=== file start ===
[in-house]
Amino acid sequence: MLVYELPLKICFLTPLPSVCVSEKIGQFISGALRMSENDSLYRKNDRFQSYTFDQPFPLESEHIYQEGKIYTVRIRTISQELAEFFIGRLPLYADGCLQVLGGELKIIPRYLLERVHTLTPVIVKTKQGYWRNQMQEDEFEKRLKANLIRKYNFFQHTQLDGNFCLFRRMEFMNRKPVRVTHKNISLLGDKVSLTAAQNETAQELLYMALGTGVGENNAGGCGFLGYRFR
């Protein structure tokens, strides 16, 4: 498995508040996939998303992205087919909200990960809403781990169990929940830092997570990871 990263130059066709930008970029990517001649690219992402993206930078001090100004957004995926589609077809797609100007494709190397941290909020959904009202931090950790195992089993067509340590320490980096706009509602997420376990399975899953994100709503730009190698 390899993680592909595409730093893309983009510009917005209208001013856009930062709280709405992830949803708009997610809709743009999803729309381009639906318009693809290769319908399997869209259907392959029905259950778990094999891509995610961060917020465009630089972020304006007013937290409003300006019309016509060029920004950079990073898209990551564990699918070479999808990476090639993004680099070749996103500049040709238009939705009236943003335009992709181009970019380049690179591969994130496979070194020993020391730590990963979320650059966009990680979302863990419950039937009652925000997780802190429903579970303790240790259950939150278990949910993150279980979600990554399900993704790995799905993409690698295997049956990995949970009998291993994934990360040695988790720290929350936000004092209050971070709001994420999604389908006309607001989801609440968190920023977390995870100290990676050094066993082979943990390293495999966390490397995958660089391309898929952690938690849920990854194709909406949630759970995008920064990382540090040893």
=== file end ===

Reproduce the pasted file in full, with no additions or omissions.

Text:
[in-house]
Amino acid sequence: MLVYELPLKICFLTPLPSVCVSEKIGQFISGALRMSENDSLYRKNDRFQSYTFDQPFPLESEHIYQEGKIYTVRIRTISQELAEFFIGRLPLYADGCLQVLGGELKIIPRYLLERVHTLTPVIVKTKQGYWRNQMQEDEFEKRLKANLIRKYNFFQHTQLDGNFCLFRRMEFMNRKPVRVTHKNISLLGDKVSLTAAQNETAQELLYMALGTGVGENNAGGCGFLGYRFR
């Protein structure tokens, strides 16, 4: 498995508040996939998303992205087919909200990960809403781990169990929940830092997570990871 990263130059066709930008970029990517001649690219992402993206930078001090100004957004995926589609077809797609100007494709190397941290909020959904009202931090950790195992089993067509340590320490980096706009509602997420376990399975899953994100709503730009190698 390899993680592909595409730093893309983009510009917005209208001013856009930062709280709405992830949803708009997610809709743009999803729309381009639906318009693809290769319908399997869209259907392959029905259950778990094999891509995610961060917020465009630089972020304006007013937290409003300006019309016509060029920004950079990073898209990551564990699918070479999808990476090639993004680099070749996103500049040709238009939705009236943003335009992709181009970019380049690179591969994130496979070194020993020391730590990963979320650059966009990680979302863990419950039937009652925000997780802190429903579970303790240790259950939150278990949910993150279980979600990554399900993704790995799905993409690698295997049956990995949970009998291993994934990360040695988790720290929350936000004092209050971070709001994420999604389908006309607001989801609440968190920023977390995870100290990676050094066993082979943990390293495999966390490397995958660089391309898929952690938690849920990854194709909406949630759970995008920064990382540090040893």